Bush, however, did not sign with Michaels' firm, New Era Sports & Entertainment LLC, which Watkins said the running back's stepfather helped found. Relations with the family deteriorated and Watkins sent the player's parents an eviction notice on April 3, a copy of which he showed the Union-Tribune.
Bush's parents, LaMar and Denise Griffin, moved out of the house last week. Bush has said his parents left because they found
another place to live.
Watkins said he plans to file a $3.2 million fraud lawsuit against Bush's parents and possibly Bush. The sum includes $300,000 in money that Michaels claims he and another investor, a documented gang member named Lloyd Lake, put into the business, plus punitive damages.
Bush chose to turn pro after his junior season with USC. But he will not be the No. 1 pick in Saturday's NFL draft, after the Houston Texans decided on North Carolina State defensive end Mario Williams instead.
The NFLPA claims in a disciplinary complaint written Thursday that Watkins, an attorney allegedly representing agent David Caravantes and New Era Sports, engaged in unlawful conduct by demanding payment in at least three letters.
But Caravantes told The Associated Press on Friday that he is
unaware of the investigation, adding: "I have had no involvement
with Reggie Bush. The truth will come out."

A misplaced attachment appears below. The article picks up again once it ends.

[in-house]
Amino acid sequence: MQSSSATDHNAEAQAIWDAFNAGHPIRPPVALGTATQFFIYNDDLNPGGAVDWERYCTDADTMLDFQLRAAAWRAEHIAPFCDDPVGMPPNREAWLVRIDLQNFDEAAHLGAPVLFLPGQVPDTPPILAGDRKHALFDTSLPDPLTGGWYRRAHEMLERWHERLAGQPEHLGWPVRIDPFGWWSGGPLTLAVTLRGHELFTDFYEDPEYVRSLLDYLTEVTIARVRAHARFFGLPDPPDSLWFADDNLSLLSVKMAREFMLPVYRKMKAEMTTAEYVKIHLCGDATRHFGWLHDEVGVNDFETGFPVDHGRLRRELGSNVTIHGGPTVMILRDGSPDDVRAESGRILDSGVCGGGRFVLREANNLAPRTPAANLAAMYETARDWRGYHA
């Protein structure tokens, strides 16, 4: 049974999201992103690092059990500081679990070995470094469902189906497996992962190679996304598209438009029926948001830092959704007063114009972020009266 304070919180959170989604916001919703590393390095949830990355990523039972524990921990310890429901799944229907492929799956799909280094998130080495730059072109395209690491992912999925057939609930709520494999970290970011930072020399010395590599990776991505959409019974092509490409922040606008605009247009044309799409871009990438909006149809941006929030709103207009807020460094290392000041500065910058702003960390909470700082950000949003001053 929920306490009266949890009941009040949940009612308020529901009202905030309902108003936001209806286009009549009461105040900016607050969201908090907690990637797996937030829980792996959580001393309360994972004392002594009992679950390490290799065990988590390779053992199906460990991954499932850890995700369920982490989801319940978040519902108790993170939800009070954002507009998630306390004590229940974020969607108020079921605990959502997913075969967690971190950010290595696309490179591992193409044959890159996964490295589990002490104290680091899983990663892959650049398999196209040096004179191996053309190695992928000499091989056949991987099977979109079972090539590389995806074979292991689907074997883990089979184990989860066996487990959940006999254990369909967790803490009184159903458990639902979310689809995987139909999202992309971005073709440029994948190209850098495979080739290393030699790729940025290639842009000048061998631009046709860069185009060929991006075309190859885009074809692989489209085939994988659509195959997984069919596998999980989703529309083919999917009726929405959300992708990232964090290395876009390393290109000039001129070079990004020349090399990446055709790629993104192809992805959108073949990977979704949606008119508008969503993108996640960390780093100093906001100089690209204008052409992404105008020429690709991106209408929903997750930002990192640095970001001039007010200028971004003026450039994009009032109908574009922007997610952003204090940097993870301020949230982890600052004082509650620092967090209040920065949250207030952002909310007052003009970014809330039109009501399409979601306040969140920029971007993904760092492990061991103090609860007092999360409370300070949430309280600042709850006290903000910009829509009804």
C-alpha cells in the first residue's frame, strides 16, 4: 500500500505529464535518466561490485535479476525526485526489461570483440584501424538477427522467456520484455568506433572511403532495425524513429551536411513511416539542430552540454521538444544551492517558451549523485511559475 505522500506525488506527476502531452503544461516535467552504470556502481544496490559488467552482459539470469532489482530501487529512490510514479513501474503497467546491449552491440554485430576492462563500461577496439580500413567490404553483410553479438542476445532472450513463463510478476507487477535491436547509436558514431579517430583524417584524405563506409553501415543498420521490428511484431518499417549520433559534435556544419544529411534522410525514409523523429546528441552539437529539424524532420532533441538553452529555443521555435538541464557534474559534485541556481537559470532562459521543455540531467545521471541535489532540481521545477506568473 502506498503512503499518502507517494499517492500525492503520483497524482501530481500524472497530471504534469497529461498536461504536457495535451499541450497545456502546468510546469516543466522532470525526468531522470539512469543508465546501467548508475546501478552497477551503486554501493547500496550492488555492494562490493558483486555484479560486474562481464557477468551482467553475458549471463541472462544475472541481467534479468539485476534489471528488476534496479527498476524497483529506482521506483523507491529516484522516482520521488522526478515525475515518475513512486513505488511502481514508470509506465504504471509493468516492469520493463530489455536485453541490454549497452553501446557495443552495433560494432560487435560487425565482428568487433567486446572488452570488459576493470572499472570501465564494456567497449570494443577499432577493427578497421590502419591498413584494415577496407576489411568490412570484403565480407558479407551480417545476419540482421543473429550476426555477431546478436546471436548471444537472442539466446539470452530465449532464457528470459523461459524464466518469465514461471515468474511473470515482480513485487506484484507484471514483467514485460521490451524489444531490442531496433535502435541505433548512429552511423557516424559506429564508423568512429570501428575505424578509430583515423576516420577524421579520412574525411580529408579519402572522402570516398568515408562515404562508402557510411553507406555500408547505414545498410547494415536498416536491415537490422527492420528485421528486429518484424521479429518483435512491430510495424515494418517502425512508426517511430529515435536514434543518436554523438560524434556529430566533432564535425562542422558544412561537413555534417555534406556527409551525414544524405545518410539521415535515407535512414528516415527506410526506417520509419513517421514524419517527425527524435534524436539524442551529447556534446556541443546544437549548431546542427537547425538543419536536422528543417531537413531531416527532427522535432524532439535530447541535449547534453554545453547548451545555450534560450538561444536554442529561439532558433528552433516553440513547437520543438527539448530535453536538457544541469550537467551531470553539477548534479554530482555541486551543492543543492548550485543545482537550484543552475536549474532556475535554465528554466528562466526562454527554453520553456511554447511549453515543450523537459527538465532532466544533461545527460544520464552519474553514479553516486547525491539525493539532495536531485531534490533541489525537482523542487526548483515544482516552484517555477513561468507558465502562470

David Cornwell, the Bush family attorney, did not immediately
return phone calls from The Associated Press late Thursday.
NFL spokesman Greg Aiello said in a statement Friday, "Based on the information presented by Reggie Bush's attorney, our office has advised the attorney to consider referring these matters to law enforcement authorities."
Bush has denied knowledge of any deal with Michaels and has promised that details would emerge later that would explain the family's living situation.
"I'm confident and I know what the truth is," he said Thursday at a pre-NFL draft appearance in New York. "I know for a fact that everything is fine and this is all blown out of proportion and there's more to the story than is being told right now."
The NCAA is investigating whether the living arrangement violated rules prohibiting student-athletes and their families from receiving extra benefits from agents or their representatives.